Get Rich by Trading Pixels: NFTs
The third-highest price ever achieved for an artwork by a living artist has been paid for a digital artwork, a NFT to be more precise. The new owner is now in possession of the digital collage “Everydays — The First 5000 Days ”created by artist Mike Winkelmann (“Beeple”). What are NFTs though and why would someone be willing to pay 69m $ at Christie’s to get a piece of computer code?
Non-fungible tokens (NFTs) are unique digital certifications of ownership which can refer to anything digital in theory. They are currently more often than not used to tokenize digital images, GIFs, videos or songs and function through blockchain technology, the same transparent computer networking technology behind cryptocurrencies like Bitcoin, which are used to trade NFTs. Of course, you can just download and copy digital art, NFTs oftentimes don’t even include the copyright ownership, which usually stays with the artist. However, the transparent blockchain technology allows for a method of verifying the unique ownership of a digital asset, which is what you pay for.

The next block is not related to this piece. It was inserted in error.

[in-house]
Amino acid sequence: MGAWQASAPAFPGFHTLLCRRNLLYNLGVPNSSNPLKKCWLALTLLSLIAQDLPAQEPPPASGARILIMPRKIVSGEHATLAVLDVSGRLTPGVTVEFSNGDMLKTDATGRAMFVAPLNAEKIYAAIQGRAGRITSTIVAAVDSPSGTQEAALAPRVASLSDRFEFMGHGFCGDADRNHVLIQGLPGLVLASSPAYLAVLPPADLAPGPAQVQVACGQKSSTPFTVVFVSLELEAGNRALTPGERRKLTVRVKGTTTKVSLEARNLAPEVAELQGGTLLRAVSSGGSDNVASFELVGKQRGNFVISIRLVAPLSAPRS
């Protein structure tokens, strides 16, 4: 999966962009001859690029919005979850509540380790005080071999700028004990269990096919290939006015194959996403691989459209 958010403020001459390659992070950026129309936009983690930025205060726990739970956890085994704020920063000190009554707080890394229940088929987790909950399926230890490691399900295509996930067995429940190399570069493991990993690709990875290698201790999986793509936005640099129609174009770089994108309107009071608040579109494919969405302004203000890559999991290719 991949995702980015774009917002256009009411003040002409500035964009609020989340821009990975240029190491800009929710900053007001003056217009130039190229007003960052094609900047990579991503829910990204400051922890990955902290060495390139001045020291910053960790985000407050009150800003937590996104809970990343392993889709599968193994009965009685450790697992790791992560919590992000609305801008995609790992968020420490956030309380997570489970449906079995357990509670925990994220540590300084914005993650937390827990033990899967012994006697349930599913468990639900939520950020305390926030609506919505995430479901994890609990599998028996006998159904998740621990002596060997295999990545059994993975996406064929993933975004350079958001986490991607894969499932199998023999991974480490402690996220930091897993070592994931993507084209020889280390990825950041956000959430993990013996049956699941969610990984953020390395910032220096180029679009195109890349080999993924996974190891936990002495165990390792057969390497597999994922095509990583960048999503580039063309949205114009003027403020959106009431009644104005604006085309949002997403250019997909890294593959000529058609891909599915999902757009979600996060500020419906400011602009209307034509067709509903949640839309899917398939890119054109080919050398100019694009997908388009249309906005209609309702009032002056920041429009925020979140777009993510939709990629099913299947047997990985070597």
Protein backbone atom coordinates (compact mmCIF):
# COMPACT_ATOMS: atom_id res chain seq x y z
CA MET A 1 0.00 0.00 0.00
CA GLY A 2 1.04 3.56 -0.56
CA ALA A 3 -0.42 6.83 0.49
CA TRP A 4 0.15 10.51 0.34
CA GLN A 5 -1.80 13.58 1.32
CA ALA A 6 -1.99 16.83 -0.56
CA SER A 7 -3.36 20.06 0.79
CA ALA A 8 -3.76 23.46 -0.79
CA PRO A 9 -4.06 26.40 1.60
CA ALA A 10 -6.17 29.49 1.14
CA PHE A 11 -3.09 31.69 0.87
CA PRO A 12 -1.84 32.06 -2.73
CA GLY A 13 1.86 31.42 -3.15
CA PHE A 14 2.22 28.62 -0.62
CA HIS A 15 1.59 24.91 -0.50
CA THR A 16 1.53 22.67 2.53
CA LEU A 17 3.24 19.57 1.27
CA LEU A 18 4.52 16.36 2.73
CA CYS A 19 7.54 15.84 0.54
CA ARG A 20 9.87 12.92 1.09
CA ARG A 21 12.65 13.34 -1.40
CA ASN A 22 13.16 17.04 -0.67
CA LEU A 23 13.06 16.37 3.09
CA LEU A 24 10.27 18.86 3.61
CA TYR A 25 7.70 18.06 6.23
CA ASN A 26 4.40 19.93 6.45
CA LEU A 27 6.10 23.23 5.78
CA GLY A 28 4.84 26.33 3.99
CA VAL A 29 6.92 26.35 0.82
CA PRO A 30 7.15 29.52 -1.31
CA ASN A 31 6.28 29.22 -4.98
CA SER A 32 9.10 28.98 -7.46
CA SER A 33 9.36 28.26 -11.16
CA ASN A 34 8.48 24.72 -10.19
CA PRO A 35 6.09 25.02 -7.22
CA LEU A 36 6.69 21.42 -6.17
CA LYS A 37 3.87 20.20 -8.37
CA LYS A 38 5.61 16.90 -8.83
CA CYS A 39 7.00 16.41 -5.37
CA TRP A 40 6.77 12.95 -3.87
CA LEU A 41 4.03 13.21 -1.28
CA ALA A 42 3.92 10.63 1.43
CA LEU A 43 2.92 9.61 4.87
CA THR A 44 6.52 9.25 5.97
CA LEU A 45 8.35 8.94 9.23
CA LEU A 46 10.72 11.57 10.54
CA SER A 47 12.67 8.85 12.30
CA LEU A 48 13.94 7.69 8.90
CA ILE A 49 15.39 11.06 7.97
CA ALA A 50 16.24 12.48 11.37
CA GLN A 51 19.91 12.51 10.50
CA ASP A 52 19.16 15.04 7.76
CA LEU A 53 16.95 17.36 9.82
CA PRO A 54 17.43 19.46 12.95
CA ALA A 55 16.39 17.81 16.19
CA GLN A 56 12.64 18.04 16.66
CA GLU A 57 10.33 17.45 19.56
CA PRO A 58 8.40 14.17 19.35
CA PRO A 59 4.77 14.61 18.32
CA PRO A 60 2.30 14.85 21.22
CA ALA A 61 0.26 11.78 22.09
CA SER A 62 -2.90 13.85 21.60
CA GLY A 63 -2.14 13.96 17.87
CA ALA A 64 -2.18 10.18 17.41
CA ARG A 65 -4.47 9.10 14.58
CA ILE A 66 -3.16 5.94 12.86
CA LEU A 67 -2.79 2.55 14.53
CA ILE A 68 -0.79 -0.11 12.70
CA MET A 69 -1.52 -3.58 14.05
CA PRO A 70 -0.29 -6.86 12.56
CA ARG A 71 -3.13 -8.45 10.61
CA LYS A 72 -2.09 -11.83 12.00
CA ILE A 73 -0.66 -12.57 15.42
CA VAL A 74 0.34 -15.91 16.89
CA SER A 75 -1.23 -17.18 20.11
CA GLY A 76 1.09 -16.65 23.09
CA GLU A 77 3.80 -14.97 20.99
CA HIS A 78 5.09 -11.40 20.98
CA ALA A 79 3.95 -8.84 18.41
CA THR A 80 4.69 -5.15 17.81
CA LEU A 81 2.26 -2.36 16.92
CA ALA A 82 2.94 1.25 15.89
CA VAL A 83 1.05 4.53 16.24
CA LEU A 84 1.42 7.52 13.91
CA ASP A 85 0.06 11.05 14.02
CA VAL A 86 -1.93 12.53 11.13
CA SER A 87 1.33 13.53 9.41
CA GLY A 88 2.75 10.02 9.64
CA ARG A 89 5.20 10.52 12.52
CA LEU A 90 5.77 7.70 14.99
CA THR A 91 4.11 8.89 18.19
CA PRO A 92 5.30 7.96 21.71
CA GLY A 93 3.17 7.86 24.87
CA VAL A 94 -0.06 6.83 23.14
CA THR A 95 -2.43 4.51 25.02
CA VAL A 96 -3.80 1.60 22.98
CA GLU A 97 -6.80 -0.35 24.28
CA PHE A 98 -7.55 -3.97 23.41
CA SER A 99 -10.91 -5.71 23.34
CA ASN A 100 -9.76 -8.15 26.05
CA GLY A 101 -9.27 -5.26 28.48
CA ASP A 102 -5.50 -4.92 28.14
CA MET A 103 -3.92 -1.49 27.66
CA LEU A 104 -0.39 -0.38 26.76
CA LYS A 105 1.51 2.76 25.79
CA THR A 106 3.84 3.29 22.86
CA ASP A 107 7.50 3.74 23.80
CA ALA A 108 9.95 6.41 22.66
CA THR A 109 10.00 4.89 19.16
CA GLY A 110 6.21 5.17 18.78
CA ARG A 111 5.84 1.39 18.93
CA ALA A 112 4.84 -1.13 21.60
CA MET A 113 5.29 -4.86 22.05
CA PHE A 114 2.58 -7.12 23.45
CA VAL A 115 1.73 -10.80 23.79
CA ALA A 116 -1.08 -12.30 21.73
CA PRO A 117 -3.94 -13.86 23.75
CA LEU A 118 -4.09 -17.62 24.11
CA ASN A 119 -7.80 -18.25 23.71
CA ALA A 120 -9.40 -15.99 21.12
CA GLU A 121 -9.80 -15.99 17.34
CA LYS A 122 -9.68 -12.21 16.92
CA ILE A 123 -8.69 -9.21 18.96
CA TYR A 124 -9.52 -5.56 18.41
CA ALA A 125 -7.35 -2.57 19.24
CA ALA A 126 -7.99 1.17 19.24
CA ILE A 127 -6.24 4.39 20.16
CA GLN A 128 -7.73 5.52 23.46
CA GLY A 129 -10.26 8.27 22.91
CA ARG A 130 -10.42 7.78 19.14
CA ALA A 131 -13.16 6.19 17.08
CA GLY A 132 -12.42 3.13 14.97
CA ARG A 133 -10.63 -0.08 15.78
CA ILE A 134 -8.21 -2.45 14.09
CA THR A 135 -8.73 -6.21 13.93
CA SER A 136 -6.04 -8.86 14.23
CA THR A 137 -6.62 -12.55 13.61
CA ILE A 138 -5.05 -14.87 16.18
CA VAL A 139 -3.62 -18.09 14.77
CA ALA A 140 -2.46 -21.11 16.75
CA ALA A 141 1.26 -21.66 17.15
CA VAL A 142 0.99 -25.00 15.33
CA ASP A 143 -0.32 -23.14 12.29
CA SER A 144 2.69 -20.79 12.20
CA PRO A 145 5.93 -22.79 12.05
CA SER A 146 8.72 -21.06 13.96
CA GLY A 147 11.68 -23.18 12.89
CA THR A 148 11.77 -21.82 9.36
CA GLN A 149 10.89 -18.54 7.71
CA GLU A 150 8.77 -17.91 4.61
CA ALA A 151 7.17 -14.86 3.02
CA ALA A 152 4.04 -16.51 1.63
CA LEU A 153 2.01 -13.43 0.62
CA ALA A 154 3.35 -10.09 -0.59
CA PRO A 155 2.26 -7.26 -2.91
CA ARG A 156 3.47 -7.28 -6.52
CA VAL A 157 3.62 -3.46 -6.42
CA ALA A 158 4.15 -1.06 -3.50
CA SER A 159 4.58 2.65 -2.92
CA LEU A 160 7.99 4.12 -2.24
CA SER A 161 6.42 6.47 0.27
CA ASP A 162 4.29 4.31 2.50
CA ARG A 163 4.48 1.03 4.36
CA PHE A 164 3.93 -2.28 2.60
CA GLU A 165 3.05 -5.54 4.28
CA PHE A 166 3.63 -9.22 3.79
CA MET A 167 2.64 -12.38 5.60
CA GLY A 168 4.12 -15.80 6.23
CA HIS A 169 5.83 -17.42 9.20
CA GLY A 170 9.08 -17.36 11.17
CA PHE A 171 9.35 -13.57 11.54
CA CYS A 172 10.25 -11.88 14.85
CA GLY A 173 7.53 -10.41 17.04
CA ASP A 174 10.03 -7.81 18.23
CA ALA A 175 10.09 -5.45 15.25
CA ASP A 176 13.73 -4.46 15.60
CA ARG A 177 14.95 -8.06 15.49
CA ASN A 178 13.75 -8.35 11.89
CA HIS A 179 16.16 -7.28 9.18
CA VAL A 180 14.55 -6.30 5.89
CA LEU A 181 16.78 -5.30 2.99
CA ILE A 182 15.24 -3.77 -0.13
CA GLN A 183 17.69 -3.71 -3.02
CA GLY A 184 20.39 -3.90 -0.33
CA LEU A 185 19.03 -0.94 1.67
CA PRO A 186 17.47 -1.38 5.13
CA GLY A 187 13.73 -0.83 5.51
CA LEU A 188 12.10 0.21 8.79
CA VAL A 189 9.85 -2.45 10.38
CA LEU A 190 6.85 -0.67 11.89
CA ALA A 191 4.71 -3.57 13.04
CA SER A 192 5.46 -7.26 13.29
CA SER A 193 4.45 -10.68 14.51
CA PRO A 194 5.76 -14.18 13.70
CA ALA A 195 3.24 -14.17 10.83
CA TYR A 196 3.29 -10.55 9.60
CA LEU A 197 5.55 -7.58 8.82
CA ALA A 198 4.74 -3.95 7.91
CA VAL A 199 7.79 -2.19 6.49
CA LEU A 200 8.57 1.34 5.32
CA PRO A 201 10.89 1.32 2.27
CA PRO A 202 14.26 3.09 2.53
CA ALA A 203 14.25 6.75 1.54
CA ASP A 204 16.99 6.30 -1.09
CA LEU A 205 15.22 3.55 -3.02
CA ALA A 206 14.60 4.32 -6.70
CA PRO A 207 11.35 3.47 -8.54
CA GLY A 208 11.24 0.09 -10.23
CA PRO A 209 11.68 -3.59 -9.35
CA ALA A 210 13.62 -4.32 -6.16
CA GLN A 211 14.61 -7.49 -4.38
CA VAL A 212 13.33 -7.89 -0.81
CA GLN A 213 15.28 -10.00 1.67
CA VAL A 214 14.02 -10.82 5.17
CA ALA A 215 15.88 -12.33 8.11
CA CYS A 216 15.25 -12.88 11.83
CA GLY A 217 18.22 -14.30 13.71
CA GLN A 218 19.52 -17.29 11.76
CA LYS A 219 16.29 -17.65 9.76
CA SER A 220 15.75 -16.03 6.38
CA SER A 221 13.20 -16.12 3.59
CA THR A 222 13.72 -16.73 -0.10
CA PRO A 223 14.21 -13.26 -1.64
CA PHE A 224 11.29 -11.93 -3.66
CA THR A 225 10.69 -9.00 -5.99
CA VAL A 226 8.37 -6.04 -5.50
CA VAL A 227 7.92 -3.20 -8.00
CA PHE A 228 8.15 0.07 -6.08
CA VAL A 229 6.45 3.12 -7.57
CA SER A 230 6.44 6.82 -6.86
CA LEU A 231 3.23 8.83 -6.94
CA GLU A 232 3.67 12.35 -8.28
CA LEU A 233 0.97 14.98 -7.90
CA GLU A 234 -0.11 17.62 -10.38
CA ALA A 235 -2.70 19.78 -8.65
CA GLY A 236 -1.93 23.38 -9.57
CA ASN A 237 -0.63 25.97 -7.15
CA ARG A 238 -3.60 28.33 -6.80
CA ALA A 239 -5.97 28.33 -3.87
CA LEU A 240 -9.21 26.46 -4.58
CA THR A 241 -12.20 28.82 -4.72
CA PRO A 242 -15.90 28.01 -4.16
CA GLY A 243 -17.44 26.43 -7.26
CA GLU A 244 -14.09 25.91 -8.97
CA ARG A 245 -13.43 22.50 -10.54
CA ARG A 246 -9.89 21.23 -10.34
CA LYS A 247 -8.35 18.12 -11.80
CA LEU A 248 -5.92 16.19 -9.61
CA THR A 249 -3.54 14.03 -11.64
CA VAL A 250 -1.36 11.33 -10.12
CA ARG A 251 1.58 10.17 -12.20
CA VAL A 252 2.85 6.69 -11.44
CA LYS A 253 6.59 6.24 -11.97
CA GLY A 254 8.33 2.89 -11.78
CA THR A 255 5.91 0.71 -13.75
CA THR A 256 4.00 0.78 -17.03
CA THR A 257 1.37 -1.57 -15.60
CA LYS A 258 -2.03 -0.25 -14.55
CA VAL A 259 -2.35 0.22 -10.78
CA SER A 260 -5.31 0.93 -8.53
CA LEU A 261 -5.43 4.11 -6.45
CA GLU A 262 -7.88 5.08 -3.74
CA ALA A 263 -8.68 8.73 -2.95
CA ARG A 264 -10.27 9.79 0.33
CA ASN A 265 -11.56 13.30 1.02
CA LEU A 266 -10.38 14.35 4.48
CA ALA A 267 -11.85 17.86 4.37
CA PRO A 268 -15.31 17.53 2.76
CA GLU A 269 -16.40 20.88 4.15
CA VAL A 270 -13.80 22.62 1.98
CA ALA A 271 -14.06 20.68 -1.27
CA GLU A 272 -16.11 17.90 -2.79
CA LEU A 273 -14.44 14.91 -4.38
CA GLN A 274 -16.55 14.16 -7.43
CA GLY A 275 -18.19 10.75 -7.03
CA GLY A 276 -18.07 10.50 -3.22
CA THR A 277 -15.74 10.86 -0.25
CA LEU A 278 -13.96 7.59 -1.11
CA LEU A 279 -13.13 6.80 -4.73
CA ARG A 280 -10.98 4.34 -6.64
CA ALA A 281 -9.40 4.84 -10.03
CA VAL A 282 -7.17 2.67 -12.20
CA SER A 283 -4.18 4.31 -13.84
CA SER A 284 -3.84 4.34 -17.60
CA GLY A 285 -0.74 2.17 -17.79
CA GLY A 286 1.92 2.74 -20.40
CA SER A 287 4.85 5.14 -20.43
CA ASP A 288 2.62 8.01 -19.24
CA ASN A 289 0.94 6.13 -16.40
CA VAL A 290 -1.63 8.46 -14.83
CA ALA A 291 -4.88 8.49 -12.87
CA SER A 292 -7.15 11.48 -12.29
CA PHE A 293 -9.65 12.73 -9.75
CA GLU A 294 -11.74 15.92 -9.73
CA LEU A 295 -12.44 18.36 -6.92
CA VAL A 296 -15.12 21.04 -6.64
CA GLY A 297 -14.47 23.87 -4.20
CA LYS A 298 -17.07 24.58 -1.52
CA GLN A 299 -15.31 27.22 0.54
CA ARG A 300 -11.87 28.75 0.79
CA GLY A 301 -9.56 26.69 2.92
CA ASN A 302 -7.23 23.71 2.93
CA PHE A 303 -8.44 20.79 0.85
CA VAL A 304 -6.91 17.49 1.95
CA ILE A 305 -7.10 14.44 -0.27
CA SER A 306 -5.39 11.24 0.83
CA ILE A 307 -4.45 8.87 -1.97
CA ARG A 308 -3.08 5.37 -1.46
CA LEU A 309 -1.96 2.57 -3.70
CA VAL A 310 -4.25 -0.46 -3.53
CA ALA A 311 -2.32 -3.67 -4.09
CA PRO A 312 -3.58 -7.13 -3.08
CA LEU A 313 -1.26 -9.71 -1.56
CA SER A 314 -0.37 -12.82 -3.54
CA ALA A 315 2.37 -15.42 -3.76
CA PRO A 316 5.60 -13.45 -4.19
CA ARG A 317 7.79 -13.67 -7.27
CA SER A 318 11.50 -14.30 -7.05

While NFT technology has been around for a few years and entered the mainstream in 2017 through CryptoKittens, a platform allowing you to trade digital kittens, there is currently a new boom in NFT trading. Artists and social media influencers are seizing the opportunity to monetize their digital creations. As a parallel to the analogue, traditional art market, NFT trading attracts collectors and investors aiming at building a portfolio of assets and speculating on selling later for profit. Similar to the analogue world, the questions arise as to what constitutes something as art, what determines its value, and should it matter in answering these questions whether someone buys out of enthusiasm for the art or for financial gain?
There is a controversial discussion going on about how much the current boom constitutes a bubble, doomed to pop. Further criticism comes through the notoriously high energy consumption of blockchain technology, leading some artists to boycott NFTs, wary of their effect on climate change. Even if the bubble theory is partly correct, however, there would certainly still be a demand for ways to determine and monetize ownership of digital art. Which leads me to the assumption that NFT trading is here to stay.
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